Before agriculture; think bread, pasta, bagels, doughnuts, cereals, and granola, what did our ancestors eat? Much of the world’s population thrived on continuous or intermittent carbohydrate restriction. Examples of carbohydrates were fruits, berries, tubers, squash and vegetables. Agricultural carbohydrates such as wheat and rye did not come north of the Alps until brought by the Romans after the time of Christ. The Irish, Scandinavians, and Russians had no agricultural carbohydrates suitable to their climate until the potato emigrated to Europe from the Andes in the 16th century AD. Many of our ancestors had little exposure to high proportions of dietary carbohydrates until 1-2 thousand years ago.
Fast forward to present day. The United States is currently reevaluating a 3 decade, never seen before experiment in which fats are demonized and carbohydrates run the show. We are currently one of the most obese countries in the world. Sadly this has filtered to indigenous tribes across the globe with historically low carbohydrate intake. Never before have they seen and felt the effects of obesity and diabetes until a few decades ago.
What does low carbohydrate mean? Most individuals can thrive on 10-150g of carbohydrates per day. While this range might seem pretty vast, the intake of most Americans per day hovers around 300g or more. But keep in mind we did not get diabetes from eating these real foods such as vegetables, fruits, berries and squash. Diabetes rushed in after the intake of white sugar, flour and all of those sweet foods in between.
Naturally occurring carbohydrates from fruit balance themselves out with essential vitamins and fiber. Unlike sugar non-foods, fruits can minimize insulin surges. Some examples of naturally occurring carbohydrates in fruit can be well under the 150g of carbohydrates per day. Most people eat 1-3 servings of fruits per day.
1 medium banana: 27g
1 medium apple: 25g
1 medium orange: 22g
1 cup pineapple: 22g
1 cup pumpkin: 8g
1 cup blueberries: 21g
Where we start getting into trouble is thinking that drinking a fruit smoothie or fruit juice is the same as eating the real deal.
16 oz Jamba Juice Mango: 54g
24 oz Jamba Juice Mega Mango: 80g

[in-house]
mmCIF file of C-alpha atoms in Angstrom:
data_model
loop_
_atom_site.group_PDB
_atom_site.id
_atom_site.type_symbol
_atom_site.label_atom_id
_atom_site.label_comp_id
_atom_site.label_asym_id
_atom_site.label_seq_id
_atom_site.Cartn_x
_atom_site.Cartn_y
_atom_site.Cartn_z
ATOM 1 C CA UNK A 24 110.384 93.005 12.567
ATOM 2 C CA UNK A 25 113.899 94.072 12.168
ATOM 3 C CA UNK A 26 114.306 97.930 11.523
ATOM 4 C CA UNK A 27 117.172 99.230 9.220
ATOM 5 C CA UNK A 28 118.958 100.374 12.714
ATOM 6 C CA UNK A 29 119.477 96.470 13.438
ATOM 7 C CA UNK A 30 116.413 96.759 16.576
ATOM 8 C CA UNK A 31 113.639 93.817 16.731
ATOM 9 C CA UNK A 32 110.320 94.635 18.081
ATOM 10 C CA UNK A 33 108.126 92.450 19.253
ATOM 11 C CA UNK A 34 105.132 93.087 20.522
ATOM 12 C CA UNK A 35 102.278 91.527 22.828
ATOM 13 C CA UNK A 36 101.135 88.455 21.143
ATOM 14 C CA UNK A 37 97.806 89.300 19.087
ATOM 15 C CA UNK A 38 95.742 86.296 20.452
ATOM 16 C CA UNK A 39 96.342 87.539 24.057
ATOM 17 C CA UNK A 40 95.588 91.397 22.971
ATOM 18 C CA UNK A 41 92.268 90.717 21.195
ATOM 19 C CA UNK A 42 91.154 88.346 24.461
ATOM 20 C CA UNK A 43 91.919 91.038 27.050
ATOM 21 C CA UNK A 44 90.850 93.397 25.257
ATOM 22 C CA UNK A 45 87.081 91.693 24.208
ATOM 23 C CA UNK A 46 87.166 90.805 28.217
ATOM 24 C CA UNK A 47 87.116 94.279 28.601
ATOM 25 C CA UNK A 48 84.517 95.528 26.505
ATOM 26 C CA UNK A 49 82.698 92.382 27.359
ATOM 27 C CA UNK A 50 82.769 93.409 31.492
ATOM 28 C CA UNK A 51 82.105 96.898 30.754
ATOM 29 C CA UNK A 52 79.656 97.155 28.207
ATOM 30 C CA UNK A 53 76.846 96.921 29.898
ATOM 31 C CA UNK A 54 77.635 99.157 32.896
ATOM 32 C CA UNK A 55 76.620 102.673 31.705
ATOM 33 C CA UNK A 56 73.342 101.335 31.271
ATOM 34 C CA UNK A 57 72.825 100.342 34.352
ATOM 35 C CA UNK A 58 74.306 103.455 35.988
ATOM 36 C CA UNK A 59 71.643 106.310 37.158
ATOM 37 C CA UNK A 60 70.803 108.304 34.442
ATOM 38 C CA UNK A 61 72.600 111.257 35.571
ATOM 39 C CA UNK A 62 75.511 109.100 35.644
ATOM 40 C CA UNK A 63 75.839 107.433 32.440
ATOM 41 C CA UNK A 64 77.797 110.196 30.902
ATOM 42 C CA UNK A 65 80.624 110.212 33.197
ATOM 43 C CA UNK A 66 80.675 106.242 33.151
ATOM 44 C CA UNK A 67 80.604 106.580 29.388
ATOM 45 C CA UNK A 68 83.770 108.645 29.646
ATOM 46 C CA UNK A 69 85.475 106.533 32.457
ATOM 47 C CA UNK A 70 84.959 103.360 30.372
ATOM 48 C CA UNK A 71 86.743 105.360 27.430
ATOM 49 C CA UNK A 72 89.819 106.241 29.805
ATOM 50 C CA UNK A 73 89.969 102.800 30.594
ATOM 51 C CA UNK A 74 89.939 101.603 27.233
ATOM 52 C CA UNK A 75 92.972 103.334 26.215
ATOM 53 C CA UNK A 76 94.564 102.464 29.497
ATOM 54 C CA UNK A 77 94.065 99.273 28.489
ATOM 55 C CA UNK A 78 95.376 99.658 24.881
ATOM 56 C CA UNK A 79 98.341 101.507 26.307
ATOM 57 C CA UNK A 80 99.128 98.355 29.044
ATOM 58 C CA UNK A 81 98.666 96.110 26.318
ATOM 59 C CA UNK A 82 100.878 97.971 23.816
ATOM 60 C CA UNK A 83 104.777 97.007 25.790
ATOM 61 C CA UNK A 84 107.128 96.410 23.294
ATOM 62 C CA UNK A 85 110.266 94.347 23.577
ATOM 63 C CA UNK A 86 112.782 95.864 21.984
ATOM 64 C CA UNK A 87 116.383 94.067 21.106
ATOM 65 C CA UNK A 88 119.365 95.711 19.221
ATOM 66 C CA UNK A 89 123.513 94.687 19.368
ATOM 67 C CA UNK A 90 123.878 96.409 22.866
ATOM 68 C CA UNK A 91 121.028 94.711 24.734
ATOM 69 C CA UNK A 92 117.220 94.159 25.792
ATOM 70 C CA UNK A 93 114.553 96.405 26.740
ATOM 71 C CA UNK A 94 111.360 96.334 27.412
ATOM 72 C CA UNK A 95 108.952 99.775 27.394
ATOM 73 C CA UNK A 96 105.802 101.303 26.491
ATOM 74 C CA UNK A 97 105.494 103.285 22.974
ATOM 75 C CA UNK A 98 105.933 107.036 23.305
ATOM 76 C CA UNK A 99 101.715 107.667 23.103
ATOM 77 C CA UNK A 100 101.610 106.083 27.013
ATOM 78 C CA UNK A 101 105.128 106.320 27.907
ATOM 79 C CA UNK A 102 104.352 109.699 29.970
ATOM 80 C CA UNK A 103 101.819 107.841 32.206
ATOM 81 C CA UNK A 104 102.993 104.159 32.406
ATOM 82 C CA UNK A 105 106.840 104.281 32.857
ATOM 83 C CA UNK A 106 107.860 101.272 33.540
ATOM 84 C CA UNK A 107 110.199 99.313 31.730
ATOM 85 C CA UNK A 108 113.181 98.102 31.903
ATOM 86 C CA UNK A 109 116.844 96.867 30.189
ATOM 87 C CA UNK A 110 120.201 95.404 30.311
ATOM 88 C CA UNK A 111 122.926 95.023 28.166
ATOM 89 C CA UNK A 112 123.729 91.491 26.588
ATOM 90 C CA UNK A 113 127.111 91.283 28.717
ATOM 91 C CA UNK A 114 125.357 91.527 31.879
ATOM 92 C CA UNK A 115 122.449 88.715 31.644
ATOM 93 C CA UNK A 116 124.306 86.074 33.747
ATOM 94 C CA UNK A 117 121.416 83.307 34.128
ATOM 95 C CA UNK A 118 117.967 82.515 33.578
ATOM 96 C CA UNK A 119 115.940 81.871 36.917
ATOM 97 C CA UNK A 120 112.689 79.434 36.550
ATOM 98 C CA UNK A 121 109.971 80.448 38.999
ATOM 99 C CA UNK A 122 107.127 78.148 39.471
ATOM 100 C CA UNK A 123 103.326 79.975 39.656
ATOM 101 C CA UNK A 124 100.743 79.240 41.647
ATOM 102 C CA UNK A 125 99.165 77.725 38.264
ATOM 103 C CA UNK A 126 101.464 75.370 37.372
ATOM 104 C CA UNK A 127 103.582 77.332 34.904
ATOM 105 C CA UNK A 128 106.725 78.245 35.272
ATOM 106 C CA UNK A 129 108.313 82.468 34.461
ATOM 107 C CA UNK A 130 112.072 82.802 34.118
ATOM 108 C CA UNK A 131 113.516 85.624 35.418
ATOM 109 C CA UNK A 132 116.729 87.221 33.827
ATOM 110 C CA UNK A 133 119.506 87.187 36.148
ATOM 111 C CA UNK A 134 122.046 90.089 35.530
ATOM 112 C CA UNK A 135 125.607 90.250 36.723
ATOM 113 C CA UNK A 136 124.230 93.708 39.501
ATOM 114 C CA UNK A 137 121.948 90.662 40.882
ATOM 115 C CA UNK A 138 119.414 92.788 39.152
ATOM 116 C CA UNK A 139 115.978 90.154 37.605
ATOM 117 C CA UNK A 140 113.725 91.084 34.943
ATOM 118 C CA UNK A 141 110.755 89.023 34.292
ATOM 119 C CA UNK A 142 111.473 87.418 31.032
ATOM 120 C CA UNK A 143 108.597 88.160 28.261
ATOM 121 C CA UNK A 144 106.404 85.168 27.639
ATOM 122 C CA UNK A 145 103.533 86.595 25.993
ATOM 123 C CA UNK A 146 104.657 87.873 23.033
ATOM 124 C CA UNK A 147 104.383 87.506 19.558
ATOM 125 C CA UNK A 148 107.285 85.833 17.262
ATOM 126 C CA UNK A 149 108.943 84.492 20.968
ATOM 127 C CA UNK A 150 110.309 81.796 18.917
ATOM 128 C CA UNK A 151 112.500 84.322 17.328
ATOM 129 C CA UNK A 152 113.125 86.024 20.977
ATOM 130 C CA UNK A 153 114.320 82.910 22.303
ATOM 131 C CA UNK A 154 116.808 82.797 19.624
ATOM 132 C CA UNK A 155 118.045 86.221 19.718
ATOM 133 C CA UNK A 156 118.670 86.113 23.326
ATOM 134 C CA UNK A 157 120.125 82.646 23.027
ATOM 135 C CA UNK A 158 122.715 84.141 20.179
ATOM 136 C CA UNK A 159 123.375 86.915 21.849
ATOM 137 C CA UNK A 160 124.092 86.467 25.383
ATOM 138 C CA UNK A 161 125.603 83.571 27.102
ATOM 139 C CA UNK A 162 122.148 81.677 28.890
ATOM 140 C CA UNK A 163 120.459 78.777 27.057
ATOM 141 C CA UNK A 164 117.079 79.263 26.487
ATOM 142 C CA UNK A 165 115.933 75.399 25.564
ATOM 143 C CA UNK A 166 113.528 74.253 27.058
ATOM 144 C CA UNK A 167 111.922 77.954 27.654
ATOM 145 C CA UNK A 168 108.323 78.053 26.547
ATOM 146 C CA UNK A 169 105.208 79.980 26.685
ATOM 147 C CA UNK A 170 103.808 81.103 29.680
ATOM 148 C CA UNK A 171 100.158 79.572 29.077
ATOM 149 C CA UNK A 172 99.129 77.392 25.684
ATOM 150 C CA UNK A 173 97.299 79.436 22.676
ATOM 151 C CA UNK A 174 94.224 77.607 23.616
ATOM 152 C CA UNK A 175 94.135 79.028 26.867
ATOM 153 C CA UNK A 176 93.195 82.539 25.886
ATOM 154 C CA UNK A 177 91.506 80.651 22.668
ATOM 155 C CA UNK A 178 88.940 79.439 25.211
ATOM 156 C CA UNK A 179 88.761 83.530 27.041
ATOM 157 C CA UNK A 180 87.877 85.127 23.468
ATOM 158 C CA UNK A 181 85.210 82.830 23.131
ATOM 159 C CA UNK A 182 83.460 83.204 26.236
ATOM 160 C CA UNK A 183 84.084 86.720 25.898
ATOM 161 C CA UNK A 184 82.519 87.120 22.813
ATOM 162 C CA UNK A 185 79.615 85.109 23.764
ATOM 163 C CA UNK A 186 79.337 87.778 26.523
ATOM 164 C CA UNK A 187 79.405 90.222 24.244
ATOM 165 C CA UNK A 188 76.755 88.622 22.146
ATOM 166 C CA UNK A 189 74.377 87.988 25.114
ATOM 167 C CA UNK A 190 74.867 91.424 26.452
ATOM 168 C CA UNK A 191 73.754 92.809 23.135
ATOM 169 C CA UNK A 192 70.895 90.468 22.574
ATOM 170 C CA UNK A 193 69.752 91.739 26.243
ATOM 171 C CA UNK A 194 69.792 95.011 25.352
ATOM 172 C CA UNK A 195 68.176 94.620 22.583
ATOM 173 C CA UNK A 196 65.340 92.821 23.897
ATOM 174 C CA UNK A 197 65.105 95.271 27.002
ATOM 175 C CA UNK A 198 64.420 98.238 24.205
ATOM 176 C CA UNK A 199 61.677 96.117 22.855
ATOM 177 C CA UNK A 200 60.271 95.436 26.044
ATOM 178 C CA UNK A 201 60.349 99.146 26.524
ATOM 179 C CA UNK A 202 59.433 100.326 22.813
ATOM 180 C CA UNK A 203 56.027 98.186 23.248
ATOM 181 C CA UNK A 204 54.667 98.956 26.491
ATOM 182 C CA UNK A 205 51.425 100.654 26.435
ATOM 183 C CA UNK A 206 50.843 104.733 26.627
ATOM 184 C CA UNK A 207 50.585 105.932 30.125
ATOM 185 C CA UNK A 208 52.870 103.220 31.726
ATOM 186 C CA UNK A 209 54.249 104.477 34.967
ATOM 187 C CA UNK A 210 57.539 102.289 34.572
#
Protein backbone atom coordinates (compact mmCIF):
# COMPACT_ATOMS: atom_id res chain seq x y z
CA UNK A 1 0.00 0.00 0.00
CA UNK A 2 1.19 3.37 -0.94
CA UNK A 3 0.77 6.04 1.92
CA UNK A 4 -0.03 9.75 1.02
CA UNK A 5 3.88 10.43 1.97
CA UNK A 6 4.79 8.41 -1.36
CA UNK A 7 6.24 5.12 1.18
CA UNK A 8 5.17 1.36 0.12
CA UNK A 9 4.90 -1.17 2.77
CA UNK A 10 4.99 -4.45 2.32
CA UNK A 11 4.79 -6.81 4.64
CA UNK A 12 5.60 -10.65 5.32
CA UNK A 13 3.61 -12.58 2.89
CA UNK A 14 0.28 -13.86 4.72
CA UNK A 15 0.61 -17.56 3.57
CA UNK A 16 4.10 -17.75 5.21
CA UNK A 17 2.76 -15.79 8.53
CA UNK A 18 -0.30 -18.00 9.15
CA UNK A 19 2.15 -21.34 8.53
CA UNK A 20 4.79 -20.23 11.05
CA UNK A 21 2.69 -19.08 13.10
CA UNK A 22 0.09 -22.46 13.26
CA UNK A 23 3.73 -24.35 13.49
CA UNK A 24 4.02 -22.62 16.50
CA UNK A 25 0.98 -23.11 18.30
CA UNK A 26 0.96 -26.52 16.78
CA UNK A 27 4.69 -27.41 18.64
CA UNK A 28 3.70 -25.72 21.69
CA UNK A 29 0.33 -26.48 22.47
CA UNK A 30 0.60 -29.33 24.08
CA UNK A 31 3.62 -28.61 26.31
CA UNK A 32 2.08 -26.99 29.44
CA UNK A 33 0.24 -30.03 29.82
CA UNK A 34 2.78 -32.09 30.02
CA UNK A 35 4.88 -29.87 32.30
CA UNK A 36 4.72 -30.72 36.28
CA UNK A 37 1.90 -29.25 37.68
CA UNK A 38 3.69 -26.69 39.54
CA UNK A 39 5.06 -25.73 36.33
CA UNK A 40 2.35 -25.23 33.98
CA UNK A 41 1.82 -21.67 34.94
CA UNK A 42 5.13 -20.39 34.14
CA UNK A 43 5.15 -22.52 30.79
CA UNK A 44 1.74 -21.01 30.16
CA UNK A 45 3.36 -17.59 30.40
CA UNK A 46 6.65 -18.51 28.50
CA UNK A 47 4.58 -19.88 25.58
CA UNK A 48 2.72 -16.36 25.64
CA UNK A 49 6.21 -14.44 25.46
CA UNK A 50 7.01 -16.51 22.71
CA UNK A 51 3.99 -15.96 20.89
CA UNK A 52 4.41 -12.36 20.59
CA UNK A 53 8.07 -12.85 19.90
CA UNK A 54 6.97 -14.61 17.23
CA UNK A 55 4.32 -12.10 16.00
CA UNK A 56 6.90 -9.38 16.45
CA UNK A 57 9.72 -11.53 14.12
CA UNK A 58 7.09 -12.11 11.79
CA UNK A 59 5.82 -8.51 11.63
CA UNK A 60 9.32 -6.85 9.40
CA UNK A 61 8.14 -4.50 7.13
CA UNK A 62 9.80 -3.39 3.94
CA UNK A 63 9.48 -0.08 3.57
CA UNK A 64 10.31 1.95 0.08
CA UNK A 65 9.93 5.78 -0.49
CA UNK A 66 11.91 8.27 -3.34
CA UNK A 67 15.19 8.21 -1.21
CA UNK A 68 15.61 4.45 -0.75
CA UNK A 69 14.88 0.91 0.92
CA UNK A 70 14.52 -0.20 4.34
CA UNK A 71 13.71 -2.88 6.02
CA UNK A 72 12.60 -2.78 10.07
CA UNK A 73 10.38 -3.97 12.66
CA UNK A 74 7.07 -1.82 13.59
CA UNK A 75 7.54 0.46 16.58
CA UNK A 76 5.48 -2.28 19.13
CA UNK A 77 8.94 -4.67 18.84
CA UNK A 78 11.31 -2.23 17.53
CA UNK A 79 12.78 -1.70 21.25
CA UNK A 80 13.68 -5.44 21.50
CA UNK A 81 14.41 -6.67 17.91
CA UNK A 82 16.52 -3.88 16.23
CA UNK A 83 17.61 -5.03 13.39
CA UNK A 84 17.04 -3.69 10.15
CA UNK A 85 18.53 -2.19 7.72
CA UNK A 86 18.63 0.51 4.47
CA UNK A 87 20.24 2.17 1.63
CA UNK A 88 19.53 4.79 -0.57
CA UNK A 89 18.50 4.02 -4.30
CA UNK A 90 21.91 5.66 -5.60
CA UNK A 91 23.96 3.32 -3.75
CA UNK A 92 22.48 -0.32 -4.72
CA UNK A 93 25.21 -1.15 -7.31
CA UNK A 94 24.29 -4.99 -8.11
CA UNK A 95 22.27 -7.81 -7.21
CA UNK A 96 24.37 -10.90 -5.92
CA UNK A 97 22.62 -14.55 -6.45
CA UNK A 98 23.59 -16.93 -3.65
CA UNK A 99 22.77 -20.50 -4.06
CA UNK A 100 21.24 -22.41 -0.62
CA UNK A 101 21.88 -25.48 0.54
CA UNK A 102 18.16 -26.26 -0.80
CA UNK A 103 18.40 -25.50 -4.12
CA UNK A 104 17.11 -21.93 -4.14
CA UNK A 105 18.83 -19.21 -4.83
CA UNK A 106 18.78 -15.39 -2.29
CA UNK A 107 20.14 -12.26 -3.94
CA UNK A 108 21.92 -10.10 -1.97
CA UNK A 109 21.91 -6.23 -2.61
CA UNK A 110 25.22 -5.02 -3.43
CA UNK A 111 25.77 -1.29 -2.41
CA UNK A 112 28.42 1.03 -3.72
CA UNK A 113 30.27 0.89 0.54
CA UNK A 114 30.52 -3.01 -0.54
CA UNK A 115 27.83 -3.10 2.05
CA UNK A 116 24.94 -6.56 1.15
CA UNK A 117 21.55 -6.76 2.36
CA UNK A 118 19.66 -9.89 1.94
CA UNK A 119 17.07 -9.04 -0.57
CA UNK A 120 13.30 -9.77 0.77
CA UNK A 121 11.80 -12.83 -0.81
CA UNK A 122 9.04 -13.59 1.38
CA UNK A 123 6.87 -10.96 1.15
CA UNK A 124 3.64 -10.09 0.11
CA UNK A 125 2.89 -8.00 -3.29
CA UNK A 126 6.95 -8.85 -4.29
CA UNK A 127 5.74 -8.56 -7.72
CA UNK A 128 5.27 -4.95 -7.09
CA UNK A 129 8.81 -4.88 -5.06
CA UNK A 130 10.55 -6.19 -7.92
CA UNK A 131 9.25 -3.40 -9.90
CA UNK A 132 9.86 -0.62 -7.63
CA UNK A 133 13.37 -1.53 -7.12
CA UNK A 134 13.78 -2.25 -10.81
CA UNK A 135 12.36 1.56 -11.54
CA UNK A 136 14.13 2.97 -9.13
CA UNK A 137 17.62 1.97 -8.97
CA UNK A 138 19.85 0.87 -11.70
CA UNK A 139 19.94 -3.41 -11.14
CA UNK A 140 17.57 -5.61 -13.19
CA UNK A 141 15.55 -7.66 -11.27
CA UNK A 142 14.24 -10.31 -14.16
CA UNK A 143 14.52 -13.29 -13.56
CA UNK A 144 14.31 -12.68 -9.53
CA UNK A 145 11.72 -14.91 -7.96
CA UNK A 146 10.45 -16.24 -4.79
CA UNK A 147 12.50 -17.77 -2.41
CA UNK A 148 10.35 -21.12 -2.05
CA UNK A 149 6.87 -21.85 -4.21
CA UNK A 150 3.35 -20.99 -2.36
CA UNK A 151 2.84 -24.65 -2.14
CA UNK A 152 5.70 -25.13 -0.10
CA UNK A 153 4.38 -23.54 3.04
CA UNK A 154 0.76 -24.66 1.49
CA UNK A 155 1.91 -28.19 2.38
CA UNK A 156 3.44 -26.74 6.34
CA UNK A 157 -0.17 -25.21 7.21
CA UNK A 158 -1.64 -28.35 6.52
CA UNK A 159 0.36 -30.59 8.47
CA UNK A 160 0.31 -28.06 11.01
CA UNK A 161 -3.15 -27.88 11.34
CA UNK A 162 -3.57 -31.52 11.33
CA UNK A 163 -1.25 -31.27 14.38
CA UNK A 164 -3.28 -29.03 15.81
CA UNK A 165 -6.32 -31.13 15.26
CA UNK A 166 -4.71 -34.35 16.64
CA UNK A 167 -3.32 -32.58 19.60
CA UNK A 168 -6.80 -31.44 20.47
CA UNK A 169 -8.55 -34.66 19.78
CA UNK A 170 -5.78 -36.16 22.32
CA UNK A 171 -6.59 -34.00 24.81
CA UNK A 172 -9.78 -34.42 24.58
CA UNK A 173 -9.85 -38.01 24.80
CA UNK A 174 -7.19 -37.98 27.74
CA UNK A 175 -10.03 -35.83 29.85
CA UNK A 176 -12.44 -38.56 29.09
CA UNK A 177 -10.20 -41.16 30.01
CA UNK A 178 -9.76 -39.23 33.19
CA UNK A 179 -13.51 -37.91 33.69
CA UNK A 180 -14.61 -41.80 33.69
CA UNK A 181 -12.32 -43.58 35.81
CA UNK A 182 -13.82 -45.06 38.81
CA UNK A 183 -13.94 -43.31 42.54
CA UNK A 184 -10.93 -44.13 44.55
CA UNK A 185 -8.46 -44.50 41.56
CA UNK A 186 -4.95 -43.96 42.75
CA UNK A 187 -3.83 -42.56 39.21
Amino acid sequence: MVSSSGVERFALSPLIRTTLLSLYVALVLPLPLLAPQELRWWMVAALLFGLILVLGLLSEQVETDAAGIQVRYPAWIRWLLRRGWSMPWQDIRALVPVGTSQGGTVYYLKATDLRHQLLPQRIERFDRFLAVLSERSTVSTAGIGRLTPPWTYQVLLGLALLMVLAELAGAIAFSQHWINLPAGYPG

4 cups orange juice: 104 g
15.2 oz Odwalla Chocolate Protein: 53g
15.2 oz Odwalla Strawberry Protein: 36g
18 oz Yoplait non-fat yogurt: 54g
Wait..… You’re telling me that those “healthy” protein shakes contain 53g of carbohydrates?! And I thought non-fat yogurt was healthy? You can see how this is starting to add up. Fruit juices, smoothies and sweetened yogurts (espeically non-fat), are digested so fast that blood sugar levels skyrocket. Unlike chewing and enjoying a piece of real fruit, drinking juice happens so quickly.
What about the obvious sources of high sugary carbohydrates? Aren’t most of them just treats and desserts? You would be amazed at how much sugar modern food contains.
Snickers bar: 30g
20 oz Pepsi: 69g
2 slices white bread: 30g
1 bagel: 48g
1 tablespoon white sugar: 12g
1 cup vanilla ice cream: 32g
1 cup Raisin Bran: 46g (don’t forget, most people don't just have one cup. Plus the extra 12g of carbs of non-fat milk)
Don’t forget coffee creamers, non-fat salad dressings, condiments, sauces, or even gum.
Is the math starting to add up? American breakfasts are really desserts. Pancakes with syrup and artificial sweetened fruit on top contains more sugar and carbohydrates than a slice of chocolate cake. Don’t forget the orange juice to wash it down. Lunches consist of chips, sandwiches and a soda. Let’s equate that to over 100g just in one sitting. For dinner most us plow through a high carbohydrate meal of pasta and pizza followed by a sugary gut bomb dessert.
It’s not that carbohydrates are the source of diabetes, ADHD, anxiety, depression, and obesity. It is the amount of carbohydrates not found in nature on a daily basis, meal after meal. The human body processes sugar as a threat to our internal organs. Never before in the history of mankind have we eaten these types of foods, and yet we are not just consuming 1 per week or month.
Carbohydrates can be beneficial, sweet and tasty on their own if we come back to nature’s true source. Instead of reaching for that bowl of ice cream topped with more syrup, try an apple and cinnamon. Or a banana with nut butter. You will be surprised at how satiating real fruit can be.